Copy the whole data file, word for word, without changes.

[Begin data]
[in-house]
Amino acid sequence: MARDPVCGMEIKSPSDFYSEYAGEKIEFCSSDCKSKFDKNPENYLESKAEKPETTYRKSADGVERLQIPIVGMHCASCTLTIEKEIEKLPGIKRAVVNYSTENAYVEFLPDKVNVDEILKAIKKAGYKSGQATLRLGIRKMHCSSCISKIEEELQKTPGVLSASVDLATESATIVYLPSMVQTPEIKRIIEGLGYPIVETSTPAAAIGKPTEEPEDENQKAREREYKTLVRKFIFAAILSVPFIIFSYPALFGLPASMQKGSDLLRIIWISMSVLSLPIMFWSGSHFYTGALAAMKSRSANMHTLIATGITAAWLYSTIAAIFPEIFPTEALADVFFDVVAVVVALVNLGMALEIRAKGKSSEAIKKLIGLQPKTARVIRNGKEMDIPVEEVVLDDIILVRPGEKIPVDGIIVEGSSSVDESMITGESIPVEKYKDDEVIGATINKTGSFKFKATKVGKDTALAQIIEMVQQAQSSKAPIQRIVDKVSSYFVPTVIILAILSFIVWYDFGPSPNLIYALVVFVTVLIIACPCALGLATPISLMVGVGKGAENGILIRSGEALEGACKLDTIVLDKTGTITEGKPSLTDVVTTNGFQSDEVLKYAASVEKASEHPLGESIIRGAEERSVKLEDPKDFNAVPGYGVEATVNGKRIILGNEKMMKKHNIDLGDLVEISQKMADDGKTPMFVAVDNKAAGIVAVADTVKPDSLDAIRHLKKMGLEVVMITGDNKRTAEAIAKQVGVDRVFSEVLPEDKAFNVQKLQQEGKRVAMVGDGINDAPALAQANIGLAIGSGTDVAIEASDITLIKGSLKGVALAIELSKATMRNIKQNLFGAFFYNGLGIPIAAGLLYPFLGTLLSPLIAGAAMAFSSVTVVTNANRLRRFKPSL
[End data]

[in-house]
Amino acid sequence: MARDPVCGMEIKSPSDFYSEYAGEKIEFCSSDCKSKFDKNPENYLESKAEKPETTYRKSADGVERLQIPIVGMHCASCTLTIEKEIEKLPGIKRAVVNYSTENAYVEFLPDKVNVDEILKAIKKAGYKSGQATLRLGIRKMHCSSCISKIEEELQKTPGVLSASVDLATESATIVYLPSMVQTPEIKRIIEGLGYPIVETSTPAAAIGKPTEEPEDENQKAREREYKTLVRKFIFAAILSVPFIIFSYPALFGLPASMQKGSDLLRIIWISMSVLSLPIMFWSGSHFYTGALAAMKSRSANMHTLIATGITAAWLYSTIAAIFPEIFPTEALADVFFDVVAVVVALVNLGMALEIRAKGKSSEAIKKLIGLQPKTARVIRNGKEMDIPVEEVVLDDIILVRPGEKIPVDGIIVEGSSSVDESMITGESIPVEKYKDDEVIGATINKTGSFKFKATKVGKDTALAQIIEMVQQAQSSKAPIQRIVDKVSSYFVPTVIILAILSFIVWYDFGPSPNLIYALVVFVTVLIIACPCALGLATPISLMVGVGKGAENGILIRSGEALEGACKLDTIVLDKTGTITEGKPSLTDVVTTNGFQSDEVLKYAASVEKASEHPLGESIIRGAEERSVKLEDPKDFNAVPGYGVEATVNGKRIILGNEKMMKKHNIDLGDLVEISQKMADDGKTPMFVAVDNKAAGIVAVADTVKPDSLDAIRHLKKMGLEVVMITGDNKRTAEAIAKQVGVDRVFSEVLPEDKAFNVQKLQQEGKRVAMVGDGINDAPALAQANIGLAIGSGTDVAIEASDITLIKGSLKGVALAIELSKATMRNIKQNLFGAFFYNGLGIPIAAGLLYPFLGTLLSPLIAGAAMAFSSVTVVTNANRLRRFKPSL